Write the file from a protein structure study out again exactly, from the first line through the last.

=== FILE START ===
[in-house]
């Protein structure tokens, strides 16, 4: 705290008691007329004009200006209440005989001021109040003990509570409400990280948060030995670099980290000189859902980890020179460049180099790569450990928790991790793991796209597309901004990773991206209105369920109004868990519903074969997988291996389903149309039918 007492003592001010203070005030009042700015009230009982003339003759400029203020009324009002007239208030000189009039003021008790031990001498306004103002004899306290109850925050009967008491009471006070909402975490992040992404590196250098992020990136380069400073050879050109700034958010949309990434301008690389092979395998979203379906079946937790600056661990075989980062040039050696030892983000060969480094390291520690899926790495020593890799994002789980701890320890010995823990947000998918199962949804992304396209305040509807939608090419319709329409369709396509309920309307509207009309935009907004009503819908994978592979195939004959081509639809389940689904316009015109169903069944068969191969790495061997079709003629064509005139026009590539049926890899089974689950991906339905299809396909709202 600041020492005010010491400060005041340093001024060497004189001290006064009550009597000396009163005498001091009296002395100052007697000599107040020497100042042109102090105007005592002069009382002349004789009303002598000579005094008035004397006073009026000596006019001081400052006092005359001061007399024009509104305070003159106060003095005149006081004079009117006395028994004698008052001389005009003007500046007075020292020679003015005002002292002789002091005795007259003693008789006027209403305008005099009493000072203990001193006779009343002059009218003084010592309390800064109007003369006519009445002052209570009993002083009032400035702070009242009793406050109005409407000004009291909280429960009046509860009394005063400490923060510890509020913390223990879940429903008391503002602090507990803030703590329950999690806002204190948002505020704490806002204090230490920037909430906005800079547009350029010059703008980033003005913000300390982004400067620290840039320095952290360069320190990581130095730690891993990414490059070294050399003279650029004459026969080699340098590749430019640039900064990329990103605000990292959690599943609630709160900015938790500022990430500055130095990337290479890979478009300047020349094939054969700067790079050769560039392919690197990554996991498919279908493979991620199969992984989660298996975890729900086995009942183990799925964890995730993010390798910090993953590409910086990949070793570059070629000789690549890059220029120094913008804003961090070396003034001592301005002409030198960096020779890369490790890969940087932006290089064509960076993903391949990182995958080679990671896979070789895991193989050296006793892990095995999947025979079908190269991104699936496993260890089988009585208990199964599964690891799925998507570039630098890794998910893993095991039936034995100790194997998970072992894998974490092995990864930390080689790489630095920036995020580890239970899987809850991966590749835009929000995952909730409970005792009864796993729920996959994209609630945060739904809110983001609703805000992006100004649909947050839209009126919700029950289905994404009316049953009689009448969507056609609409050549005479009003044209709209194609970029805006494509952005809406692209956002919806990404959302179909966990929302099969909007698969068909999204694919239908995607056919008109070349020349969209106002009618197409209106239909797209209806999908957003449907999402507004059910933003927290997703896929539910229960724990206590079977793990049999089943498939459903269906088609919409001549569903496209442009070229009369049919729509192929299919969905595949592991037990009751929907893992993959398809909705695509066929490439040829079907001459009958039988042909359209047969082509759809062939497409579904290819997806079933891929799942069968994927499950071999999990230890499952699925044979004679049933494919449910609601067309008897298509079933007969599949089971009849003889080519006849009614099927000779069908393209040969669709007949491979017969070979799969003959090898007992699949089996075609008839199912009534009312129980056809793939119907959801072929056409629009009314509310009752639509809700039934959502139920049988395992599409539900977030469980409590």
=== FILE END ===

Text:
[in-house]
């Protein structure tokens, strides 16, 4: 705290008691007329004009200006209440005989001021109040003990509570409400990280948060030995670099980290000189859902980890020179460049180099790569450990928790991790793991796209597309901004990773991206209105369920109004868990519903074969997988291996389903149309039918 007492003592001010203070005030009042700015009230009982003339003759400029203020009324009002007239208030000189009039003021008790031990001498306004103002004899306290109850925050009967008491009471006070909402975490992040992404590196250098992020990136380069400073050879050109700034958010949309990434301008690389092979395998979203379906079946937790600056661990075989980062040039050696030892983000060969480094390291520690899926790495020593890799994002789980701890320890010995823990947000998918199962949804992304396209305040509807939608090419319709329409369709396509309920309307509207009309935009907004009503819908994978592979195939004959081509639809389940689904316009015109169903069944068969191969790495061997079709003629064509005139026009590539049926890899089974689950991906339905299809396909709202 600041020492005010010491400060005041340093001024060497004189001290006064009550009597000396009163005498001091009296002395100052007697000599107040020497100042042109102090105007005592002069009382002349004789009303002598000579005094008035004397006073009026000596006019001081400052006092005359001061007399024009509104305070003159106060003095005149006081004079009117006395028994004698008052001389005009003007500046007075020292020679003015005002002292002789002091005795007259003693008789006027209403305008005099009493000072203990001193006779009343002059009218003084010592309390800064109007003369006519009445002052209570009993002083009032400035702070009242009793406050109005409407000004009291909280429960009046509860009394005063400490923060510890509020913390223990879940429903008391503002602090507990803030703590329950999690806002204190948002505020704490806002204090230490920037909430906005800079547009350029010059703008980033003005913000300390982004400067620290840039320095952290360069320190990581130095730690891993990414490059070294050399003279650029004459026969080699340098590749430019640039900064990329990103605000990292959690599943609630709160900015938790500022990430500055130095990337290479890979478009300047020349094939054969700067790079050769560039392919690197990554996991498919279908493979991620199969992984989660298996975890729900086995009942183990799925964890995730993010390798910090993953590409910086990949070793570059070629000789690549890059220029120094913008804003961090070396003034001592301005002409030198960096020779890369490790890969940087932006290089064509960076993903391949990182995958080679990671896979070789895991193989050296006793892990095995999947025979079908190269991104699936496993260890089988009585208990199964599964690891799925998507570039630098890794998910893993095991039936034995100790194997998970072992894998974490092995990864930390080689790489630095920036995020580890239970899987809850991966590749835009929000995952909730409970005792009864796993729920996959994209609630945060739904809110983001609703805000992006100004649909947050839209009126919700029950289905994404009316049953009689009448969507056609609409050549005479009003044209709209194609970029805006494509952005809406692209956002919806990404959302179909966990929302099969909007698969068909999204694919239908995607056919008109070349020349969209106002009618197409209106239909797209209806999908957003449907999402507004059910933003927290997703896929539910229960724990206590079977793990049999089943498939459903269906088609919409001549569903496209442009070229009369049919729509192929299919969905595949592991037990009751929907893992993959398809909705695509066929490439040829079907001459009958039988042909359209047969082509759809062939497409579904290819997806079933891929799942069968994927499950071999999990230890499952699925044979004679049933494919449910609601067309008897298509079933007969599949089971009849003889080519006849009614099927000779069908393209040969669709007949491979017969070979799969003959090898007992699949089996075609008839199912009534009312129980056809793939119907959801072929056409629009009314509310009752639509809700039934959502139920049988395992599409539900977030469980409590």